Reading other reviews of the book on Goodreads I was shocked by how many people felt to connection to the characters, did not care for them and were not engaged by the book. I cherished the main couple on the story admiring their love for each other and hoping that in our later years my husband will still call me princess and look out for me on our adventures. I also find the more mysterious and deep characters of Wistan and Gawain compelling. Both warriors clearly carry a heavy weight upon their shoulders and their loyalty to the leaders is admirable. When their individual tasks bring them face to face it is difficult to accept although by that stage in the story you know the outcome is inevitable.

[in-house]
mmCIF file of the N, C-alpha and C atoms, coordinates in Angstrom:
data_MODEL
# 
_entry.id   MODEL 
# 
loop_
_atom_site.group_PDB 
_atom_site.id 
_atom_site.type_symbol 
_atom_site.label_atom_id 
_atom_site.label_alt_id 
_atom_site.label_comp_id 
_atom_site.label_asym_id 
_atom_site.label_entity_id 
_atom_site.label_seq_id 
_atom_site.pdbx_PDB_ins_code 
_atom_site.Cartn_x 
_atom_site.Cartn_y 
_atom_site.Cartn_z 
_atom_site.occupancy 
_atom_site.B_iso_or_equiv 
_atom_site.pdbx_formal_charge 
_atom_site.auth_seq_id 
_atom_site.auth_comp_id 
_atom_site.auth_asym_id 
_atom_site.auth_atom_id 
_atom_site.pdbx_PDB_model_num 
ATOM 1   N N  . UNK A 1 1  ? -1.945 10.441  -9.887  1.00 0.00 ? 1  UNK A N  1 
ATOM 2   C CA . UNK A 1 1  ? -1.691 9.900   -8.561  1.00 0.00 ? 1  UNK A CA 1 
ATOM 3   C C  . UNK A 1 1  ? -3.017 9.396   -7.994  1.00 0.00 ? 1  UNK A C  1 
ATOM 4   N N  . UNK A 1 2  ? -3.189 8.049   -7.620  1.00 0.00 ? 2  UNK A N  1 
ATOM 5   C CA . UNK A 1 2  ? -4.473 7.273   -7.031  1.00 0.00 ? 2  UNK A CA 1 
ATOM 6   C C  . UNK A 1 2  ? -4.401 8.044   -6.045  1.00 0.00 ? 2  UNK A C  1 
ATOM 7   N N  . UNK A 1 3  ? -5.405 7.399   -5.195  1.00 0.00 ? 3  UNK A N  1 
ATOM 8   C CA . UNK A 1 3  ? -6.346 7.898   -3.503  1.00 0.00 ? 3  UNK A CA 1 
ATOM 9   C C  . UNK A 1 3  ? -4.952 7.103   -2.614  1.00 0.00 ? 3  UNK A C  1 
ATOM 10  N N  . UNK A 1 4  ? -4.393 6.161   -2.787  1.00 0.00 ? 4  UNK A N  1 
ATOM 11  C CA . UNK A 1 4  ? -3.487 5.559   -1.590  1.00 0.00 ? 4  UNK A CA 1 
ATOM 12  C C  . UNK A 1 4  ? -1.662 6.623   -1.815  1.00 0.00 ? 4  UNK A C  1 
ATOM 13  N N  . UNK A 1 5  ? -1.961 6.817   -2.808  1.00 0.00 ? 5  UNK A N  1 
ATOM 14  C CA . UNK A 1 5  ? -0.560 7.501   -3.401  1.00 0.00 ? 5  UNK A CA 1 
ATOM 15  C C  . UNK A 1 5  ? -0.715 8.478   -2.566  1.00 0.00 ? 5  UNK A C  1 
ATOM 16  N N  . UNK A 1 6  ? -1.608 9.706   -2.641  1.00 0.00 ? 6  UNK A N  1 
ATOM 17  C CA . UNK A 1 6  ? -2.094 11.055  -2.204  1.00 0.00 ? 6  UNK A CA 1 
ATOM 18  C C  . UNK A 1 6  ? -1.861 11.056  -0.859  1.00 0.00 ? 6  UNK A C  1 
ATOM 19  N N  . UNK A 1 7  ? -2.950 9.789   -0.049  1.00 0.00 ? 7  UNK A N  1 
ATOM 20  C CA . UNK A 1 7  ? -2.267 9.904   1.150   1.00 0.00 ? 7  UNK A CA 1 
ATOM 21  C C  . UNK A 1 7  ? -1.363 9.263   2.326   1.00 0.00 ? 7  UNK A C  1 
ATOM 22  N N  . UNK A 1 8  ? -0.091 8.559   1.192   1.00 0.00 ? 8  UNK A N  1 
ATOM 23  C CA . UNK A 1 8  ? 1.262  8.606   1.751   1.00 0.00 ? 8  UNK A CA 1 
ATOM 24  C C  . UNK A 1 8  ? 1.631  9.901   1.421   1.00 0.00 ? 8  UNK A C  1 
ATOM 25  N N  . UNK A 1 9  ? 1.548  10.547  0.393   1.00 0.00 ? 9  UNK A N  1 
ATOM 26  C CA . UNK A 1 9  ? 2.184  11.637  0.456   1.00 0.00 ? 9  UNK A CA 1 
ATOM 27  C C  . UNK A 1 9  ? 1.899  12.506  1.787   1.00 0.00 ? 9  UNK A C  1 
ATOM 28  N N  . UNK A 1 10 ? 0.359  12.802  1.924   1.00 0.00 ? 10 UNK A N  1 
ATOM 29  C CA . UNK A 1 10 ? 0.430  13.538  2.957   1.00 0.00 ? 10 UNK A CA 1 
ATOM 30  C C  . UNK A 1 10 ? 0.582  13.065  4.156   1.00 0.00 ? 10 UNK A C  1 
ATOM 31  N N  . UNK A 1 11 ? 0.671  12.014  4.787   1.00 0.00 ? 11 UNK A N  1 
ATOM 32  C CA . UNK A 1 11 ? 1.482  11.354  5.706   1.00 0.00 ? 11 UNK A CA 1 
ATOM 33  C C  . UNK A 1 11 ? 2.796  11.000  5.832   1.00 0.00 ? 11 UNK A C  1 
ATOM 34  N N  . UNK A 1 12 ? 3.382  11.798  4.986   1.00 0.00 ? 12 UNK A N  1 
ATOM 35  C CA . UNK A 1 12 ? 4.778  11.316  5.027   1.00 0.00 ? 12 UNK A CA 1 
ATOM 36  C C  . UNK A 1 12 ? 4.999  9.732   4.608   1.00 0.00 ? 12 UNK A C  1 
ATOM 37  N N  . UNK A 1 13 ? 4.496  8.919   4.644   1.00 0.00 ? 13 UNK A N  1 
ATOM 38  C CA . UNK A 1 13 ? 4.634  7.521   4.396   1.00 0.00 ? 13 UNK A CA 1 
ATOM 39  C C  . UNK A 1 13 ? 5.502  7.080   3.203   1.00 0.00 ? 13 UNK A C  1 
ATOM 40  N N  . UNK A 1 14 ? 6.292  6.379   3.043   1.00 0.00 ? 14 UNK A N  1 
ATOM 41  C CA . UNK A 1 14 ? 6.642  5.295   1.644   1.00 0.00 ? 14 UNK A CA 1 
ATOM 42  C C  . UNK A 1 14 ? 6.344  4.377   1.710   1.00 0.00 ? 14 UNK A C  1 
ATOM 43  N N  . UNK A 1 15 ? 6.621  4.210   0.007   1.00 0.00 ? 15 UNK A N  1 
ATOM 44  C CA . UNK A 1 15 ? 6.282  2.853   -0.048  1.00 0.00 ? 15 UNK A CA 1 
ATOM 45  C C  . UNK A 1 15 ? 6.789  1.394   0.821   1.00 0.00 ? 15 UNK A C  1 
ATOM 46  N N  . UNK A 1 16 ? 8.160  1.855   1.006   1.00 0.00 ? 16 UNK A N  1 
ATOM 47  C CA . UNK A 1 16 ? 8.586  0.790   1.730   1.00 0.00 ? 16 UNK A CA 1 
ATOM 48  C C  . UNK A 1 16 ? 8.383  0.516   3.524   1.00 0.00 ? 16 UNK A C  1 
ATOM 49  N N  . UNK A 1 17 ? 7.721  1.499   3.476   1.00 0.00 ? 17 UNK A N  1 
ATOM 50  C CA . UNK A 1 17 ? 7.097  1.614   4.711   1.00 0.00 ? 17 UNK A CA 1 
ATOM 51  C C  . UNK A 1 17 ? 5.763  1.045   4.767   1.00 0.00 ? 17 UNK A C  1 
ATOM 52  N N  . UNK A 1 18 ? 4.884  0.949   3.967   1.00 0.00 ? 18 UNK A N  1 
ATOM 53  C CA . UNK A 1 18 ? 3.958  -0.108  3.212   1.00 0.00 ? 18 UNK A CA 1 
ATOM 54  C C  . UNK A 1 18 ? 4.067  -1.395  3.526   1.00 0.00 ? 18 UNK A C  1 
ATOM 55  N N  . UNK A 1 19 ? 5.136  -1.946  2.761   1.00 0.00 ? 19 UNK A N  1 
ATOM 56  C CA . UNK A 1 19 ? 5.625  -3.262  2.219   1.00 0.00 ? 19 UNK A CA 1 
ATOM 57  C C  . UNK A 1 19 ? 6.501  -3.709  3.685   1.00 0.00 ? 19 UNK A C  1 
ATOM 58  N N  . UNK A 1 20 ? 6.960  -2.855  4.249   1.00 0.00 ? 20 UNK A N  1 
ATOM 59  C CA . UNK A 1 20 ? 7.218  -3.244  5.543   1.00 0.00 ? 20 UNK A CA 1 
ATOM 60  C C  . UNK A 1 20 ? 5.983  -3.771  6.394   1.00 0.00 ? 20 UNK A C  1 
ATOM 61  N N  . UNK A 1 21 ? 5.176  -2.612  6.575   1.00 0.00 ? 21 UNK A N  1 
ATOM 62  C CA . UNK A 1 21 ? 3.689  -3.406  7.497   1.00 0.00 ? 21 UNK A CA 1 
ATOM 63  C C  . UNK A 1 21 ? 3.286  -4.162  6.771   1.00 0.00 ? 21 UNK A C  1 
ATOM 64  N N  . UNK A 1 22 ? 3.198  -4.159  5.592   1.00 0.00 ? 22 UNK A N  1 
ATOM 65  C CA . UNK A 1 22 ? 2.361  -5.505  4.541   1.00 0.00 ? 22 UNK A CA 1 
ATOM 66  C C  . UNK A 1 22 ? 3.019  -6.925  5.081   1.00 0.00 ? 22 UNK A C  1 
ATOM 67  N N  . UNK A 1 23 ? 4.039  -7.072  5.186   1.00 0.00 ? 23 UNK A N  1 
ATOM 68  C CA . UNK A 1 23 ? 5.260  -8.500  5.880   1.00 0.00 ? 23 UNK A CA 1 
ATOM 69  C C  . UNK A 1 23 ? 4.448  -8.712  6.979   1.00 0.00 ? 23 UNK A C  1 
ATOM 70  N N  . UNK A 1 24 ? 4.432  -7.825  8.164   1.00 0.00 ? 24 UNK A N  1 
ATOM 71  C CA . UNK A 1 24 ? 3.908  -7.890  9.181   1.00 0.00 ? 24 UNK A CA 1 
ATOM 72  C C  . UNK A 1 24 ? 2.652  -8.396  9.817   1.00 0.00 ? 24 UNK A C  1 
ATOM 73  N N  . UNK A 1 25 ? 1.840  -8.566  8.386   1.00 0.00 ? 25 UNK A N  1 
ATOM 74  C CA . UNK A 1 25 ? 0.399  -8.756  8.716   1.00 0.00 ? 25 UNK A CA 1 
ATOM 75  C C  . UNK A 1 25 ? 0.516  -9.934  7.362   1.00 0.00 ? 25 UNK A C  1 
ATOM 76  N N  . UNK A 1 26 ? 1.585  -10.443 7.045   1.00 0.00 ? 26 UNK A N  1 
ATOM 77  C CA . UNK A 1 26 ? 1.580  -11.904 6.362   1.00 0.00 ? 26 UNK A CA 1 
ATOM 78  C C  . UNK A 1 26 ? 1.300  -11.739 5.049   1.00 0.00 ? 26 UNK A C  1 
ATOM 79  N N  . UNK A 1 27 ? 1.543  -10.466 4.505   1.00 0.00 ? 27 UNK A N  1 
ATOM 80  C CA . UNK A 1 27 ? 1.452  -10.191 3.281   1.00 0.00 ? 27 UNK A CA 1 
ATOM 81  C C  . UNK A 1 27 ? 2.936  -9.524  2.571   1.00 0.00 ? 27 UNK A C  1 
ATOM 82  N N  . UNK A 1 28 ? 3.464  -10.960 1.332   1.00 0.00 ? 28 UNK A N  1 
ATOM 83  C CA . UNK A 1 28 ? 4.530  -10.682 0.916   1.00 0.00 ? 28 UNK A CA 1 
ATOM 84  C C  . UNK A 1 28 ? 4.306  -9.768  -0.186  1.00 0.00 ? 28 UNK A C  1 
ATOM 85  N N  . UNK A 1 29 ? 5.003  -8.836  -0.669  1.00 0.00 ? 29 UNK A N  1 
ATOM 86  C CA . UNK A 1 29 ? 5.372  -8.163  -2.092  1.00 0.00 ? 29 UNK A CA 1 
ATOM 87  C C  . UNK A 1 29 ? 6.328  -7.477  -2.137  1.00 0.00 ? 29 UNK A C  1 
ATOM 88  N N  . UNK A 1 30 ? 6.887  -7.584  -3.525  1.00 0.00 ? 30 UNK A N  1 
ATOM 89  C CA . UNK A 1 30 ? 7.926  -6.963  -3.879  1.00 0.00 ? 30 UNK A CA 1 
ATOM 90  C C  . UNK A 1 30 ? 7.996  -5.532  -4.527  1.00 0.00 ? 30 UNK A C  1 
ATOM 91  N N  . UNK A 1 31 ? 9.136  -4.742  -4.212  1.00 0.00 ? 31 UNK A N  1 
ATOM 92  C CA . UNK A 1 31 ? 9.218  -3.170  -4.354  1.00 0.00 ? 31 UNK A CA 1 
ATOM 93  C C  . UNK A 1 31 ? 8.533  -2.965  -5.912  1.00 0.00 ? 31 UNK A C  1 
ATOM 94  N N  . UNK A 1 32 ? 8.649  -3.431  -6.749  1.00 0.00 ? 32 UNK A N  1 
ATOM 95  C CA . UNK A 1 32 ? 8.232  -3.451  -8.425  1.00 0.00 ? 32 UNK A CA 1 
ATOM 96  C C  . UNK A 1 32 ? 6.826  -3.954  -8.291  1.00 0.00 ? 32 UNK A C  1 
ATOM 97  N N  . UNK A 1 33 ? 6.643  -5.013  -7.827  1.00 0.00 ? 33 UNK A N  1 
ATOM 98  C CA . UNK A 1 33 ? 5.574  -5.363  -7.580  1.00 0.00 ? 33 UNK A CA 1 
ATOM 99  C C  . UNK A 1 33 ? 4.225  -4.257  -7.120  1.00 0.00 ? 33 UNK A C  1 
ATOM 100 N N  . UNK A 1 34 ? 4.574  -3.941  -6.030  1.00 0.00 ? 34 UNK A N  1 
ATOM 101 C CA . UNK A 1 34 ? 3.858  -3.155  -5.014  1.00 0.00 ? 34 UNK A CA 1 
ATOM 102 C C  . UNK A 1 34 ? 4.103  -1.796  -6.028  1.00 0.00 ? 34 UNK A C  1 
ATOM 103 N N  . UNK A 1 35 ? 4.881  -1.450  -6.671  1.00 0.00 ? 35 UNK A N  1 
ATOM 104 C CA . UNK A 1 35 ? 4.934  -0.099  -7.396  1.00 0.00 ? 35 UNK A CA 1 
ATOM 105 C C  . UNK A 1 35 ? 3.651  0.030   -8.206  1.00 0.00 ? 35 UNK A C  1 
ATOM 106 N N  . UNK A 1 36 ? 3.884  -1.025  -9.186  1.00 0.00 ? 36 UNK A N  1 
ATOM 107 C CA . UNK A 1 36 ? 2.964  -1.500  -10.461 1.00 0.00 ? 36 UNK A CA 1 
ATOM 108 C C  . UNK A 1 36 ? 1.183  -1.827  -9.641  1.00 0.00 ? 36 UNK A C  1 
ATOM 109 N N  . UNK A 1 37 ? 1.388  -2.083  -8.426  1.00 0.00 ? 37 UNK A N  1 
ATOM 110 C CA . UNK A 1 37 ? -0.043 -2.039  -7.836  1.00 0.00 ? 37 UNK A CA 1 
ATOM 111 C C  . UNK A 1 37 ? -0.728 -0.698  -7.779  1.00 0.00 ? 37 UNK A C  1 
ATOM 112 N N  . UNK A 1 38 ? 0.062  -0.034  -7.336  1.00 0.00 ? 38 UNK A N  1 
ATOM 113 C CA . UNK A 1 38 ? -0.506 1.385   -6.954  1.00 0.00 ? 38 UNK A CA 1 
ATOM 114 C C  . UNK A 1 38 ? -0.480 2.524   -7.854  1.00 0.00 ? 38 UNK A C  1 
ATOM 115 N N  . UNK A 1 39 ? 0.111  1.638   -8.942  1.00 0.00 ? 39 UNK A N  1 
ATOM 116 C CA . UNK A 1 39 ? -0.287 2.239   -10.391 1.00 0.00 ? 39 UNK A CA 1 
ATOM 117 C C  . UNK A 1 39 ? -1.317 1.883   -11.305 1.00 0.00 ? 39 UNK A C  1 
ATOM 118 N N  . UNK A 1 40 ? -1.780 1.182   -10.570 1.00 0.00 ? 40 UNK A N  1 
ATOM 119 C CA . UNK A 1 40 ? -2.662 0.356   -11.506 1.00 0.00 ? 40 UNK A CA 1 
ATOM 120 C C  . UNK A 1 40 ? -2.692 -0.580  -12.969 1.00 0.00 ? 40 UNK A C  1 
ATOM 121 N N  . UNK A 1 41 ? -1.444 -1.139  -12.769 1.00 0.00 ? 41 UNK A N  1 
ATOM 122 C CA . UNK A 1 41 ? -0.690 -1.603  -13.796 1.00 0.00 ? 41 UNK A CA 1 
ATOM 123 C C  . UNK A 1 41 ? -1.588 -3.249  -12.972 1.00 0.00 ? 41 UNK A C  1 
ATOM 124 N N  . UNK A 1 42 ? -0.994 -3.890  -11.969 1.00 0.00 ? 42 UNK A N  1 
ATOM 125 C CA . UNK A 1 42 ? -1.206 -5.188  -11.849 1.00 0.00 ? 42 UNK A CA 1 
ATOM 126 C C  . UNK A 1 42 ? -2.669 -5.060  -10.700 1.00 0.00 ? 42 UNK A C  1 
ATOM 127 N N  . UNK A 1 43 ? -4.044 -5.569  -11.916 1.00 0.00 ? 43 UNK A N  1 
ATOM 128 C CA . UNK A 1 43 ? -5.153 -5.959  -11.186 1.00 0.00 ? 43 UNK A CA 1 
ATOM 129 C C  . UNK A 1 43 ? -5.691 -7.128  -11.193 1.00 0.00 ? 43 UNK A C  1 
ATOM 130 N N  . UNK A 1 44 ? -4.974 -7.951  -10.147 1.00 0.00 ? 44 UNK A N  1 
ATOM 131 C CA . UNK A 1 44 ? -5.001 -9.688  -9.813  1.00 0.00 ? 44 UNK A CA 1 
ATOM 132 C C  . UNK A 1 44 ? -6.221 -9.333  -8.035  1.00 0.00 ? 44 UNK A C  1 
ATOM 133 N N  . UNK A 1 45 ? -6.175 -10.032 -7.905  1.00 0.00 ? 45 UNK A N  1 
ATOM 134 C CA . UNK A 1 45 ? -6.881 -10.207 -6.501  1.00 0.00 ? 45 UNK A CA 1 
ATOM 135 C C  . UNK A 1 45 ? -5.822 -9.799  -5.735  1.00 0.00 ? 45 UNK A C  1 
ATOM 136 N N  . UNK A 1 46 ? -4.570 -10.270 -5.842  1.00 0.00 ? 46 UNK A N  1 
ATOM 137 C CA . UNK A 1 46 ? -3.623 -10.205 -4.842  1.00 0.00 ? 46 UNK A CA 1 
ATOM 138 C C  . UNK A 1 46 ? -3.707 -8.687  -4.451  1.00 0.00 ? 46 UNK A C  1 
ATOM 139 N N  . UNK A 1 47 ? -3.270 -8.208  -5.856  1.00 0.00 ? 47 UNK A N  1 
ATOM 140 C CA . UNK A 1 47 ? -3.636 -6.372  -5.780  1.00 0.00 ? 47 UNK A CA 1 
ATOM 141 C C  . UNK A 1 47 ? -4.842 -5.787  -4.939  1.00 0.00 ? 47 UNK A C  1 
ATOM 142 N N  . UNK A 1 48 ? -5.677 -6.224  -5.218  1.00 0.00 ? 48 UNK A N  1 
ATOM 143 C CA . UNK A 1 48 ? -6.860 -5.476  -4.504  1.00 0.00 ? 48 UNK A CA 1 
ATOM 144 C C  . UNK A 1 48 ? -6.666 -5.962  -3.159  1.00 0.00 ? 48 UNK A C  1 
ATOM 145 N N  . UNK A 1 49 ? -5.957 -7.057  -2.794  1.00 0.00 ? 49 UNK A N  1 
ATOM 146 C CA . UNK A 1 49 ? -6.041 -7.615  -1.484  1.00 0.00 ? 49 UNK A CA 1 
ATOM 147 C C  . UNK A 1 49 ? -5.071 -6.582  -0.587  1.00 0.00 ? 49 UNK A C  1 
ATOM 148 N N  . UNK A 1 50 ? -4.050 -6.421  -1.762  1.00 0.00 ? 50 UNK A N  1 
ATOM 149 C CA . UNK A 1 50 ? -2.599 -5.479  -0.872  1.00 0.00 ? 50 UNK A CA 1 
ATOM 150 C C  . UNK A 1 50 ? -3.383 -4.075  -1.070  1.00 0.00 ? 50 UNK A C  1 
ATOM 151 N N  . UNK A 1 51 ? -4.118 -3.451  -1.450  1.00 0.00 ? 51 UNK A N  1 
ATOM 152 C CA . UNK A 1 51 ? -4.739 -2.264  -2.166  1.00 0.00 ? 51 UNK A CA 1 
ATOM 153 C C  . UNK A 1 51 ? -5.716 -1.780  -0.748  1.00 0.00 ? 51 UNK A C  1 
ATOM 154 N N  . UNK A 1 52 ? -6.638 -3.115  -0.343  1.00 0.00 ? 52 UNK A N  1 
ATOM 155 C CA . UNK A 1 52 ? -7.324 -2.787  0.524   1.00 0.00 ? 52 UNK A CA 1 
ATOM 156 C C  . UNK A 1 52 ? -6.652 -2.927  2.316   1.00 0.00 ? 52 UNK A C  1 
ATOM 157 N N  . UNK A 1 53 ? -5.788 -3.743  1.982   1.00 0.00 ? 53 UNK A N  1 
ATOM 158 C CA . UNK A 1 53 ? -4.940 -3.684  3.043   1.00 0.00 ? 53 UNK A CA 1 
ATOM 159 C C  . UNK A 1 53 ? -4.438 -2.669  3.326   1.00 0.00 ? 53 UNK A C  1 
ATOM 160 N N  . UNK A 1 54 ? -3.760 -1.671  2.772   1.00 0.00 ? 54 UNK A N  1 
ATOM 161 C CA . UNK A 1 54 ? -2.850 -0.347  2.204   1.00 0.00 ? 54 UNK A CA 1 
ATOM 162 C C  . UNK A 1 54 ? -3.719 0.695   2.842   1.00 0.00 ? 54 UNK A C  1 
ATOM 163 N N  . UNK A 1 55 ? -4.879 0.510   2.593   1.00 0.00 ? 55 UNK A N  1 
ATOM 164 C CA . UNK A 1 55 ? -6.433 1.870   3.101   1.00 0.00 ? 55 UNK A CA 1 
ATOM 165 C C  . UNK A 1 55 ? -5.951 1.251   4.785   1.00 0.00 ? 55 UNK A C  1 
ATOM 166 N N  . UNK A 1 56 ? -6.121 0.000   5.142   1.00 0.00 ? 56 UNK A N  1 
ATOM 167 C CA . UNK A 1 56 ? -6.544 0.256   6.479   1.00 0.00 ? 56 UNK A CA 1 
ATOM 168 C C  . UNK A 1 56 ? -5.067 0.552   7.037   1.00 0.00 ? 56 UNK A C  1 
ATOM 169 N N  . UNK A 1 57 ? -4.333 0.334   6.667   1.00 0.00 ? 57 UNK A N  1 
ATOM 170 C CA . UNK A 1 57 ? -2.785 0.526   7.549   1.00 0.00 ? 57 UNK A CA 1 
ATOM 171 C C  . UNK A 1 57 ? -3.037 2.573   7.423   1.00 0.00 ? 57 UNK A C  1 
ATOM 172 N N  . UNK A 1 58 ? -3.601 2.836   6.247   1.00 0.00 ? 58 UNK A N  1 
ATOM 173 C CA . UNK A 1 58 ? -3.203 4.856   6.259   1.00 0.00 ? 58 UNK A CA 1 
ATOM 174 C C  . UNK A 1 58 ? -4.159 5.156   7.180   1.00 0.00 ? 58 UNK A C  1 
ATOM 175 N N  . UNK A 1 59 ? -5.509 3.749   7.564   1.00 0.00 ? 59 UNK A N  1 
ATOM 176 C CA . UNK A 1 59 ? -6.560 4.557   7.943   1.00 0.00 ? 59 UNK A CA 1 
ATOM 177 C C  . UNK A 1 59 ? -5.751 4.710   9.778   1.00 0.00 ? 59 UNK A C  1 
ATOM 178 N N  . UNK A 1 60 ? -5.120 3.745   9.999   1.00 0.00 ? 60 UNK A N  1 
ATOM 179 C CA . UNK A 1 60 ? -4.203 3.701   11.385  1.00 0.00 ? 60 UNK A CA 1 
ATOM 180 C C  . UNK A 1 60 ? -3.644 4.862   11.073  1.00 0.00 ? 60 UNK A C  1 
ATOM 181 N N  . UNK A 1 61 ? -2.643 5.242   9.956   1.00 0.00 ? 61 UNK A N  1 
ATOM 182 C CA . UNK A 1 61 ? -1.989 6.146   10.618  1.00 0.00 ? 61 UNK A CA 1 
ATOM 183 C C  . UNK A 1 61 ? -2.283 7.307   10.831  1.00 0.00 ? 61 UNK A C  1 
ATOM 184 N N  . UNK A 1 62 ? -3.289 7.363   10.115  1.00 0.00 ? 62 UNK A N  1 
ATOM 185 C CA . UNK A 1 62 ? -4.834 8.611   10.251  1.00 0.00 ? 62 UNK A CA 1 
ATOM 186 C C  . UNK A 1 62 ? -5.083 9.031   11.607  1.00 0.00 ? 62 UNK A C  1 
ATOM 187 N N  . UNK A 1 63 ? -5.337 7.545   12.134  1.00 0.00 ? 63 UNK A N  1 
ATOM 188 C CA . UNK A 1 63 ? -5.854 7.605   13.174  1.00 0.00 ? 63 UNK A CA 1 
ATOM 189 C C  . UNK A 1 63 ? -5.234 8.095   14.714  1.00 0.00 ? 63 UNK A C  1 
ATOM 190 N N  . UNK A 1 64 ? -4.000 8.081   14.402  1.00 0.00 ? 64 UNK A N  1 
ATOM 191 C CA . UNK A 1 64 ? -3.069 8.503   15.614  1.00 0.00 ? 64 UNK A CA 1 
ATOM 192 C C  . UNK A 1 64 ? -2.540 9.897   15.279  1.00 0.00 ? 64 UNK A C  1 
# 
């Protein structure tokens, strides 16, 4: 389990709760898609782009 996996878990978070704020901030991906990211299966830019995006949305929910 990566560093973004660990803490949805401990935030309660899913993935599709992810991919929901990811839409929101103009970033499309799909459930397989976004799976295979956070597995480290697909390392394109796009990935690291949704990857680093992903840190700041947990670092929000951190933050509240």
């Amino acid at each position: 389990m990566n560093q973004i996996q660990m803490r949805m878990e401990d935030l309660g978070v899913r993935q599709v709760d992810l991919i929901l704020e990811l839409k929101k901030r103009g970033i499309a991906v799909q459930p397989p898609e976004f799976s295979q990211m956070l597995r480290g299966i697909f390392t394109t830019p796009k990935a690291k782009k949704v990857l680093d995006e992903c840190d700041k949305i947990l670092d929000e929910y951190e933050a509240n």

Those that have become caught up in the idea of this as a fantasy novel are I believe completely missing the point of Ishiguro’s writing. A scene has been painted in 6th century Britain and colour is given with reference to ogres and dragons but this is ultimately a book about relationships and memories. Through Axl and Beatrice we must face some stark questions about humanity. Who are we without memories? Can we create a future without knowing the past? Is love strong enough to forgive the past?